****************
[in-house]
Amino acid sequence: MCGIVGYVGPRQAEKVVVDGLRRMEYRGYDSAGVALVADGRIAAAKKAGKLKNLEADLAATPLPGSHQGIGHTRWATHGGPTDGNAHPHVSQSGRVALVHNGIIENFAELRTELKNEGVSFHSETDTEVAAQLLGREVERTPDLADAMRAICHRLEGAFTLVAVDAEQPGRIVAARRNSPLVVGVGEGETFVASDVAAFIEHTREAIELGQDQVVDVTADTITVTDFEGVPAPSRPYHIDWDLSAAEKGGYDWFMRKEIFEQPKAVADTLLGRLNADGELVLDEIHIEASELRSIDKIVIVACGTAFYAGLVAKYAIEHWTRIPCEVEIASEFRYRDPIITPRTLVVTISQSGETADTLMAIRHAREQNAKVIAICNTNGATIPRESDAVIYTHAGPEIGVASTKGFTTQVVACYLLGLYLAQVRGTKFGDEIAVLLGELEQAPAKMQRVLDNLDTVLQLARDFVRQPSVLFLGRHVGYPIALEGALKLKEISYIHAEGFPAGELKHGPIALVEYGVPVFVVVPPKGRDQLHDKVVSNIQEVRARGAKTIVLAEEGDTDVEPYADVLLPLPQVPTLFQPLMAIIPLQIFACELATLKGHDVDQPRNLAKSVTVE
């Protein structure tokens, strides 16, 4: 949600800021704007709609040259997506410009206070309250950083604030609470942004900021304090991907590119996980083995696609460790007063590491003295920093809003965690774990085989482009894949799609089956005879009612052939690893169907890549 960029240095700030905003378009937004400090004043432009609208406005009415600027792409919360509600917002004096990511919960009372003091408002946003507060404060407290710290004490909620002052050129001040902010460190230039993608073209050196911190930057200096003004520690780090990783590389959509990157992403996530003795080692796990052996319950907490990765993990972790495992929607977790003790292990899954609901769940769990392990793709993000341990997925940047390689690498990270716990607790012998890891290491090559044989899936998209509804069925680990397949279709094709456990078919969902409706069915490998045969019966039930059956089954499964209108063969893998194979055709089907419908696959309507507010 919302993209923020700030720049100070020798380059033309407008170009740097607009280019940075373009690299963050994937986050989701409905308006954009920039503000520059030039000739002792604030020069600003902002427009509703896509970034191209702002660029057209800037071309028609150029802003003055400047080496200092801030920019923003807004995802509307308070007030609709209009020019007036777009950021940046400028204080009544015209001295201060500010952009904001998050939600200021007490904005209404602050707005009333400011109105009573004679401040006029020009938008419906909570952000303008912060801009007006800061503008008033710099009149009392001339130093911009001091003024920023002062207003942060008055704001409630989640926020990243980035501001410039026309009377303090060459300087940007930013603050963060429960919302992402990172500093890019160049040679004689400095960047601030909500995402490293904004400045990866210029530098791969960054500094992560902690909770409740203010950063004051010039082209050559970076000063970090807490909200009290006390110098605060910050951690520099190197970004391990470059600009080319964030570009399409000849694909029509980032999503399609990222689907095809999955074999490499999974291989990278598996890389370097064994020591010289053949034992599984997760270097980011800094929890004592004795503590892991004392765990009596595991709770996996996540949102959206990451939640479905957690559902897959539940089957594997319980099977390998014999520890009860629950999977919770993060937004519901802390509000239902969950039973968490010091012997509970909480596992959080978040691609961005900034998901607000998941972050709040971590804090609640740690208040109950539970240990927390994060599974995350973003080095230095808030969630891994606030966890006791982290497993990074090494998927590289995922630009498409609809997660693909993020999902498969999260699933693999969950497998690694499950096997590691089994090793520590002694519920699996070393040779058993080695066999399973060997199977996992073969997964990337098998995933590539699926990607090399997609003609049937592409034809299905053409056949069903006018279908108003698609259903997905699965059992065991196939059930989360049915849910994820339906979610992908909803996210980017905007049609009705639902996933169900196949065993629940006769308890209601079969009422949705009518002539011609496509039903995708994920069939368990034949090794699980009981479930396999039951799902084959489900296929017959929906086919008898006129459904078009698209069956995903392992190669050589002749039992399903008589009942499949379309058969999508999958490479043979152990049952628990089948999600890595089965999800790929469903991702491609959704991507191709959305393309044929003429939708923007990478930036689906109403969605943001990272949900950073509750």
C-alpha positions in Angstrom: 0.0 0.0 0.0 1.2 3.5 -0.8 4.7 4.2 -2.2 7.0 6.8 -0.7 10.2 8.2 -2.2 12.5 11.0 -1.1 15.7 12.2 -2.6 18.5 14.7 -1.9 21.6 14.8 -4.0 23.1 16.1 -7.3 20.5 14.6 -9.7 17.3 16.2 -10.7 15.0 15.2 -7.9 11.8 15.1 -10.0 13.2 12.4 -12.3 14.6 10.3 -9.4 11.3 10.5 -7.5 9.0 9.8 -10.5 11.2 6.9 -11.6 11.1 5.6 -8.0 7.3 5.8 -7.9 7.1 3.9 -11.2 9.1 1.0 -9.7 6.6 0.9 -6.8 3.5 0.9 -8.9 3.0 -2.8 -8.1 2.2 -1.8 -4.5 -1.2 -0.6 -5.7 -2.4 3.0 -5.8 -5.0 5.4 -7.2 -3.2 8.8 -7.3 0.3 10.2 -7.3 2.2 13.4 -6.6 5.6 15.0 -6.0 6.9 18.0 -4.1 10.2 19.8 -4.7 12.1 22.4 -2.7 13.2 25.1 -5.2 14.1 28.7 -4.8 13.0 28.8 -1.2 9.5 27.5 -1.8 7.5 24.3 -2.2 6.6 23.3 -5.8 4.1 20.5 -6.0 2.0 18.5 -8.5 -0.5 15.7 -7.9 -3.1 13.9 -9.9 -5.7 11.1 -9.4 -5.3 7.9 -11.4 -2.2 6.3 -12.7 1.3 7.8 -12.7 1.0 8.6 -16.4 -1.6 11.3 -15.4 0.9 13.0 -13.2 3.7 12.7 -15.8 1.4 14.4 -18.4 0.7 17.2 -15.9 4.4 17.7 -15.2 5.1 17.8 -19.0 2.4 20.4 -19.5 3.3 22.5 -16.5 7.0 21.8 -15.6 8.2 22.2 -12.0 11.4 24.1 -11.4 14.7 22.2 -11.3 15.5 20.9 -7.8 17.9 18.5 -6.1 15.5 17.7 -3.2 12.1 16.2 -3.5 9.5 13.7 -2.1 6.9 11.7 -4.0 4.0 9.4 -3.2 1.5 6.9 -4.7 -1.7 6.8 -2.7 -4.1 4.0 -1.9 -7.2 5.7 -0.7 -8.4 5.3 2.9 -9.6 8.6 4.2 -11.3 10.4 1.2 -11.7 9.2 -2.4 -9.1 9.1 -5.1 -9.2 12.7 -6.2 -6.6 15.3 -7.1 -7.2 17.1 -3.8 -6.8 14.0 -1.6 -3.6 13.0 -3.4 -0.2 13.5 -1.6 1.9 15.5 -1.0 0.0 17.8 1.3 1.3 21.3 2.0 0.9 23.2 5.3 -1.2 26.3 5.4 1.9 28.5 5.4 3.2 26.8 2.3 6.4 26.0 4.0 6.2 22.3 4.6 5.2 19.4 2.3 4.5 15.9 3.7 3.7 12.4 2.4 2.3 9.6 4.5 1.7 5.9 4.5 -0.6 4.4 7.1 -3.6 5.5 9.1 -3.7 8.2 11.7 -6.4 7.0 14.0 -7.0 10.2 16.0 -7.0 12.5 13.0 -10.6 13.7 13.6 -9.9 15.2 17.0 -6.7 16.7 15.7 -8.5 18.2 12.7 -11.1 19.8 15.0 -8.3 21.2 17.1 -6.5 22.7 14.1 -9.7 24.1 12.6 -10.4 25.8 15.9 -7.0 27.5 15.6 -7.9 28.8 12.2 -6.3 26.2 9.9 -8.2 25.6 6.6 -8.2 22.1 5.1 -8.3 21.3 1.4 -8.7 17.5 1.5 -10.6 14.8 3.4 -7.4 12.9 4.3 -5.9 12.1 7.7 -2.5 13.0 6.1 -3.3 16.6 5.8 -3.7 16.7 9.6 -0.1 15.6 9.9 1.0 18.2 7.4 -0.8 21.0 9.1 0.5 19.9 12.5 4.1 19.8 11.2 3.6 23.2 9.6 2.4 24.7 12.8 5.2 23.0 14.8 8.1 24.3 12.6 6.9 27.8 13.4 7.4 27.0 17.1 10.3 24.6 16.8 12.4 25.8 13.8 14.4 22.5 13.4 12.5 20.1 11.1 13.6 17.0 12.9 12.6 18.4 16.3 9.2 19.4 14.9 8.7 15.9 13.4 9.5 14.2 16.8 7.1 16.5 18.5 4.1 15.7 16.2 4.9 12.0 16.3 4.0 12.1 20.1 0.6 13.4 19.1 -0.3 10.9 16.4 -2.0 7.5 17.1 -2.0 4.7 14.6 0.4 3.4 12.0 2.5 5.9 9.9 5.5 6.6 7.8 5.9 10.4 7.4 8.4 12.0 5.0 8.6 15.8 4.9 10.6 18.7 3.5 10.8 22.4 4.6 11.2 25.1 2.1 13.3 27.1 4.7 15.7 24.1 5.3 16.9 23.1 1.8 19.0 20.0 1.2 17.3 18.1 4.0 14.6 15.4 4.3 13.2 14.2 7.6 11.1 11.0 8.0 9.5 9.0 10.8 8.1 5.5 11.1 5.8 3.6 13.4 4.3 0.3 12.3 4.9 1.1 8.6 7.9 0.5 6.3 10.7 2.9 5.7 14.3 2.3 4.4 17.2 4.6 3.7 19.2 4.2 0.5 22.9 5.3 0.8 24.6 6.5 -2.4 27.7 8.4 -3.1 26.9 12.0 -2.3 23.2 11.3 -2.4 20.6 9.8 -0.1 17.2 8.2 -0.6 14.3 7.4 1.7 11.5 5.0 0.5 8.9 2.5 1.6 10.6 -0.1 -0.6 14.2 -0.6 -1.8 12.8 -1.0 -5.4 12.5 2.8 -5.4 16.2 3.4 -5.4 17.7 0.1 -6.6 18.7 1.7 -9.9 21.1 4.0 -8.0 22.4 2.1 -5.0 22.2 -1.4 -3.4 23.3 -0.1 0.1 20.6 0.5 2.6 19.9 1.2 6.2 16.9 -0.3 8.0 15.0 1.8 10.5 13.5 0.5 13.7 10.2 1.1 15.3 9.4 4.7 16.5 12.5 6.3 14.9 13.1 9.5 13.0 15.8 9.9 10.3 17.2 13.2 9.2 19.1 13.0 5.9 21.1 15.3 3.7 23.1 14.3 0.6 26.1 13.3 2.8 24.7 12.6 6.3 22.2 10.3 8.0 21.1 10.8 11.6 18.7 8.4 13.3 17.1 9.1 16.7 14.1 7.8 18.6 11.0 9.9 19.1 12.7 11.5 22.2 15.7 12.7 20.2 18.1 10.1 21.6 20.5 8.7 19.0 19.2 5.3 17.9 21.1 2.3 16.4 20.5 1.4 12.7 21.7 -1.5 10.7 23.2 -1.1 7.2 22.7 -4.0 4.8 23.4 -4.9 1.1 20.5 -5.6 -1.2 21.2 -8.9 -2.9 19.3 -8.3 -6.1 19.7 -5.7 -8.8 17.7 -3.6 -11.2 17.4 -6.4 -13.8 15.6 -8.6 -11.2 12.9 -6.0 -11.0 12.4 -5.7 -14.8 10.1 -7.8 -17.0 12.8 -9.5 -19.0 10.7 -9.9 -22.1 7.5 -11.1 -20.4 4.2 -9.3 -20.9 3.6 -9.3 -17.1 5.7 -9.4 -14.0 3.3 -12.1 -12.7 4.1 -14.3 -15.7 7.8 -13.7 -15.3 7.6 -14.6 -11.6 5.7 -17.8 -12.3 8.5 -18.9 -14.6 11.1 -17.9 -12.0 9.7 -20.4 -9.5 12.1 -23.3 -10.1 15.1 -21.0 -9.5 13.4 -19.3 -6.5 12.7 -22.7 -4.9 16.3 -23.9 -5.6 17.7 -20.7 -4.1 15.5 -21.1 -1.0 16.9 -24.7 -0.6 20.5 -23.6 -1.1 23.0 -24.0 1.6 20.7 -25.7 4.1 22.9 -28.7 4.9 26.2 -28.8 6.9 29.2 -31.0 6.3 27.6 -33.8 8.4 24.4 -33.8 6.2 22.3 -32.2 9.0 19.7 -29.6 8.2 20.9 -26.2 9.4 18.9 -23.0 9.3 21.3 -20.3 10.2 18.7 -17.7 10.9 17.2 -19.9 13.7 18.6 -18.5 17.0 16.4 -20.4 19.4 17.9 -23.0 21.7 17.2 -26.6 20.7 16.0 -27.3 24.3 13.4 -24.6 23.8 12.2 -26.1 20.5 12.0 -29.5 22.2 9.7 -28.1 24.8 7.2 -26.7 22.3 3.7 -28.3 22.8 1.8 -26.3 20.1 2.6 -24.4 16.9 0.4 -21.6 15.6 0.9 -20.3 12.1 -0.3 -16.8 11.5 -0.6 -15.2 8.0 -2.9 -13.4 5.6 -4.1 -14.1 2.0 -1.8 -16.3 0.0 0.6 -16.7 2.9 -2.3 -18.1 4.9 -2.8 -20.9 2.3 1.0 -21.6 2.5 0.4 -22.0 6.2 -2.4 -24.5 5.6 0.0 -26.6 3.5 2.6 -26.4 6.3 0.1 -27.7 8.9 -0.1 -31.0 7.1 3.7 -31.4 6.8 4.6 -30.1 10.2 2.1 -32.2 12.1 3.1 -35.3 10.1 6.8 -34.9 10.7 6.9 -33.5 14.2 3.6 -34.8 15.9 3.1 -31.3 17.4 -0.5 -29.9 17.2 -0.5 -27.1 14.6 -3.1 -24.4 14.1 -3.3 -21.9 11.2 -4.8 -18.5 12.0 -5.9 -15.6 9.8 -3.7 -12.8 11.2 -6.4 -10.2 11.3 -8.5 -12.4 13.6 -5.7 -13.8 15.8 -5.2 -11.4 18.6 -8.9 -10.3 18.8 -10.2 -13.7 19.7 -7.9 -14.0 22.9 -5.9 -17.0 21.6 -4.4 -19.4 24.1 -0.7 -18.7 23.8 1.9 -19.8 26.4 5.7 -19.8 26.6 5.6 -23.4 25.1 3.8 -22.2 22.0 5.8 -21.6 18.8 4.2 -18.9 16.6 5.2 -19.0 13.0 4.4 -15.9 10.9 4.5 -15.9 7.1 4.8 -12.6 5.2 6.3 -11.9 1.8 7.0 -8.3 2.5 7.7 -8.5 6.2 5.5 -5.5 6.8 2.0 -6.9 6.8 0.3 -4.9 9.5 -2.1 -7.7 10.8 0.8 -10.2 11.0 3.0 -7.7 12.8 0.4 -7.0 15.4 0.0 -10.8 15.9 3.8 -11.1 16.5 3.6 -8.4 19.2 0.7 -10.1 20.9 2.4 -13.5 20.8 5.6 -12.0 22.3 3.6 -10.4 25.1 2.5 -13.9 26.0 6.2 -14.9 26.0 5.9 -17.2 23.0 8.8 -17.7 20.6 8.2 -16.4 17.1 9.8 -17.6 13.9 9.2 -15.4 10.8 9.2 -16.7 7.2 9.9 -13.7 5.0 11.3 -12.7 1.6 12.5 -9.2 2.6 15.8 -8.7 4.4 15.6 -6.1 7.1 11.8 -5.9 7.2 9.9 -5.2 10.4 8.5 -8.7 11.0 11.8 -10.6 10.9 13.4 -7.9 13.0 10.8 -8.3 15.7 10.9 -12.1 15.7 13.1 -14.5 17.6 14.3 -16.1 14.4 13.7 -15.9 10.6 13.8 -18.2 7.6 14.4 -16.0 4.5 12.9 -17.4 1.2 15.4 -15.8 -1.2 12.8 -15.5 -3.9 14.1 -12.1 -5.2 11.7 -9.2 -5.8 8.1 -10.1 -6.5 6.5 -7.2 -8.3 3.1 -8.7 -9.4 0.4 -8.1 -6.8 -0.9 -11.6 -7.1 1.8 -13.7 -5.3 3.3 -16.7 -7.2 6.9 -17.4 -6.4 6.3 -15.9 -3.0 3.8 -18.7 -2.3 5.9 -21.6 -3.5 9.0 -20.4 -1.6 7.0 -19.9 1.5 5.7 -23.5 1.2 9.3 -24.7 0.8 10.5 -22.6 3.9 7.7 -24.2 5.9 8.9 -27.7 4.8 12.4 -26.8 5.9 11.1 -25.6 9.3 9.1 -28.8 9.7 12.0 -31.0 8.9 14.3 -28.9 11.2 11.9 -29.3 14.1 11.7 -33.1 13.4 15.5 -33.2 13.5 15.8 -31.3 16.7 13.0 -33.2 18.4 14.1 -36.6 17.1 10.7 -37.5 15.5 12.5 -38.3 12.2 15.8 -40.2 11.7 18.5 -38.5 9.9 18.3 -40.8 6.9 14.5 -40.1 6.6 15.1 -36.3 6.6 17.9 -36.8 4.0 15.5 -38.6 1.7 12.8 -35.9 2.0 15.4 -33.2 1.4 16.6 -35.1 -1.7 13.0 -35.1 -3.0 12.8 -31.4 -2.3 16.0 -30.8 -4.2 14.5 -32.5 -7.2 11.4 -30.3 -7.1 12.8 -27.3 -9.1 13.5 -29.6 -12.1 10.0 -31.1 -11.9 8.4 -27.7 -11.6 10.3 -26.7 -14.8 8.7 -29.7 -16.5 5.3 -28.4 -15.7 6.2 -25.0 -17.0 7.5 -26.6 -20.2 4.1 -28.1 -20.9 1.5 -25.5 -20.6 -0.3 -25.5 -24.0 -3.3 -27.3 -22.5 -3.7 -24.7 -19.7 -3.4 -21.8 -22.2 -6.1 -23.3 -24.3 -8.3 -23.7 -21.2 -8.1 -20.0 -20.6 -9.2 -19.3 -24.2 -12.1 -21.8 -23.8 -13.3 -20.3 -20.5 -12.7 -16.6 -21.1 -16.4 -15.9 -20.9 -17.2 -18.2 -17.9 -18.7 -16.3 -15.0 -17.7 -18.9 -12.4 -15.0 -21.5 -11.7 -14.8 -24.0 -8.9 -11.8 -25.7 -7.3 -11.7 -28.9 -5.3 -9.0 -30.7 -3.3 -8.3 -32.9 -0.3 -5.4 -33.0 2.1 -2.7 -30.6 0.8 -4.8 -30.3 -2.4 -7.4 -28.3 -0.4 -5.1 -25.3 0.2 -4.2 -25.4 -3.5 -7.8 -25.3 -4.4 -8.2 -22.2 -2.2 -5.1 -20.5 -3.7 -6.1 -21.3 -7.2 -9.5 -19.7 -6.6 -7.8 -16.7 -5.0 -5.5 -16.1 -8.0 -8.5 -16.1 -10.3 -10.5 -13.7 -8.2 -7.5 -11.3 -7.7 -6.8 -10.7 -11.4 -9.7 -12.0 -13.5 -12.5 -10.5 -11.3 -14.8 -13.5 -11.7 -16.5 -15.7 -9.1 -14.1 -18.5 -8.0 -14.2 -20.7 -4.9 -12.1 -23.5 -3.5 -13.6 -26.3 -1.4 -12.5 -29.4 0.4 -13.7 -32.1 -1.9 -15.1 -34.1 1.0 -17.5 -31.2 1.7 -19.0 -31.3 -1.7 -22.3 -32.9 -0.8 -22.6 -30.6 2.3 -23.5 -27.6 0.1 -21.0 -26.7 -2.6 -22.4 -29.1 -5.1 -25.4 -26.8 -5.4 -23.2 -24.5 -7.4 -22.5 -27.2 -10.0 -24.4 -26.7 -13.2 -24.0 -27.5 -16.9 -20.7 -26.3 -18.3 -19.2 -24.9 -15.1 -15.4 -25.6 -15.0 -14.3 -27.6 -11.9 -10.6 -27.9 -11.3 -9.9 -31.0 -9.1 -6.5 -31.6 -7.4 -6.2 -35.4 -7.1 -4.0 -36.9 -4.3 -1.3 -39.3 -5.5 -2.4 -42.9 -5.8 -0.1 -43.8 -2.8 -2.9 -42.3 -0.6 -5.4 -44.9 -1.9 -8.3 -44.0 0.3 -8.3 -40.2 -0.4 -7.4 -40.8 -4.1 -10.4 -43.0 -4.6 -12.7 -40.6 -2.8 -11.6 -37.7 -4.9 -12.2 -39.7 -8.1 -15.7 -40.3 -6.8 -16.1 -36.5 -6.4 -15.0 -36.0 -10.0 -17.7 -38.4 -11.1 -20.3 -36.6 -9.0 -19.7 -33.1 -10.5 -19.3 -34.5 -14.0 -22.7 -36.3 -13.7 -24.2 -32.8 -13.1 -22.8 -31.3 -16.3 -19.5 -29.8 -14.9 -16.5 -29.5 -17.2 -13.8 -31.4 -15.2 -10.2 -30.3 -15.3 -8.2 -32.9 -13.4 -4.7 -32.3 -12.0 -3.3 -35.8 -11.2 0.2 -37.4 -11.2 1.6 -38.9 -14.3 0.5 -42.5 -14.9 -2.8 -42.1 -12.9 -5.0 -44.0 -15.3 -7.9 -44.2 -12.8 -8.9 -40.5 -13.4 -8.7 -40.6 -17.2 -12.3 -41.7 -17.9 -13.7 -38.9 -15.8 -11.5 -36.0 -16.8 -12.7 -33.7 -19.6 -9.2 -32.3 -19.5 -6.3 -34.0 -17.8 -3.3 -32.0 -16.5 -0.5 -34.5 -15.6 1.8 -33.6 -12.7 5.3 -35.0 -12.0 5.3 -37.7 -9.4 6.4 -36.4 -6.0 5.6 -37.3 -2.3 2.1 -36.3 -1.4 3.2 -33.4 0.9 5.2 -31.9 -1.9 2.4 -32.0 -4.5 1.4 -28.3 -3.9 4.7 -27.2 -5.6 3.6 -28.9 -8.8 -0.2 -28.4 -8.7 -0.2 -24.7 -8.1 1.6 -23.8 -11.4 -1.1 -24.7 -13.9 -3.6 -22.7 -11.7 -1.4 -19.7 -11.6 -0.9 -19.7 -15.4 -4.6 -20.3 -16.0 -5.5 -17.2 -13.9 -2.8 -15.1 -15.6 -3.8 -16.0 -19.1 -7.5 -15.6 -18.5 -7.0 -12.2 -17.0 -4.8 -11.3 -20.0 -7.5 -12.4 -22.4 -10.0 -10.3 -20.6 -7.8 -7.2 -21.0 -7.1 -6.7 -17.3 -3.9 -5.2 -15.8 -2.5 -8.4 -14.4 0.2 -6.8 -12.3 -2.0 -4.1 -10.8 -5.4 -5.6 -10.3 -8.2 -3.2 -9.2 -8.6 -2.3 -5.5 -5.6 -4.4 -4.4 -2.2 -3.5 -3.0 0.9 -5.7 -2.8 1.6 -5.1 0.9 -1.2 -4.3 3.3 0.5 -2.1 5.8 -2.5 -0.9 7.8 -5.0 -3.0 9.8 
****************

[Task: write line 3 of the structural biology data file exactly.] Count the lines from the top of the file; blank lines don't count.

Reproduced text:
């Protein structure tokens, strides 16, 4: 949600800021704007709609040259997506410009206070309250950083604030609470942004900021304090991907590119996980083995696609460790007063590491003295920093809003965690774990085989482009894949799609089956005879009612052939690893169907890549 960029240095700030905003378009937004400090004043432009609208406005009415600027792409919360509600917002004096990511919960009372003091408002946003507060404060407290710290004490909620002052050129001040902010460190230039993608073209050196911190930057200096003004520690780090990783590389959509990157992403996530003795080692796990052996319950907490990765993990972790495992929607977790003790292990899954609901769940769990392990793709993000341990997925940047390689690498990270716990607790012998890891290491090559044989899936998209509804069925680990397949279709094709456990078919969902409706069915490998045969019966039930059956089954499964209108063969893998194979055709089907419908696959309507507010 919302993209923020700030720049100070020798380059033309407008170009740097607009280019940075373009690299963050994937986050989701409905308006954009920039503000520059030039000739002792604030020069600003902002427009509703896509970034191209702002660029057209800037071309028609150029802003003055400047080496200092801030920019923003807004995802509307308070007030609709209009020019007036777009950021940046400028204080009544015209001295201060500010952009904001998050939600200021007490904005209404602050707005009333400011109105009573004679401040006029020009938008419906909570952000303008912060801009007006800061503008008033710099009149009392001339130093911009001091003024920023002062207003942060008055704001409630989640926020990243980035501001410039026309009377303090060459300087940007930013603050963060429960919302992402990172500093890019160049040679004689400095960047601030909500995402490293904004400045990866210029530098791969960054500094992560902690909770409740203010950063004051010039082209050559970076000063970090807490909200009290006390110098605060910050951690520099190197970004391990470059600009080319964030570009399409000849694909029509980032999503399609990222689907095809999955074999490499999974291989990278598996890389370097064994020591010289053949034992599984997760270097980011800094929890004592004795503590892991004392765990009596595991709770996996996540949102959206990451939640479905957690559902897959539940089957594997319980099977390998014999520890009860629950999977919770993060937004519901802390509000239902969950039973968490010091012997509970909480596992959080978040691609961005900034998901607000998941972050709040971590804090609640740690208040109950539970240990927390994060599974995350973003080095230095808030969630891994606030966890006791982290497993990074090494998927590289995922630009498409609809997660693909993020999902498969999260699933693999969950497998690694499950096997590691089994090793520590002694519920699996070393040779058993080695066999399973060997199977996992073969997964990337098998995933590539699926990607090399997609003609049937592409034809299905053409056949069903006018279908108003698609259903997905699965059992065991196939059930989360049915849910994820339906979610992908909803996210980017905007049609009705639902996933169900196949065993629940006769308890209601079969009422949705009518002539011609496509039903995708994920069939368990034949090794699980009981479930396999039951799902084959489900296929017959929906086919008898006129459904078009698209069956995903392992190669050589002749039992399903008589009942499949379309058969999508999958490479043979152990049952628990089948999600890595089965999800790929469903991702491609959704991507191709959305393309044929003429939708923007990478930036689906109403969605943001990272949900950073509750």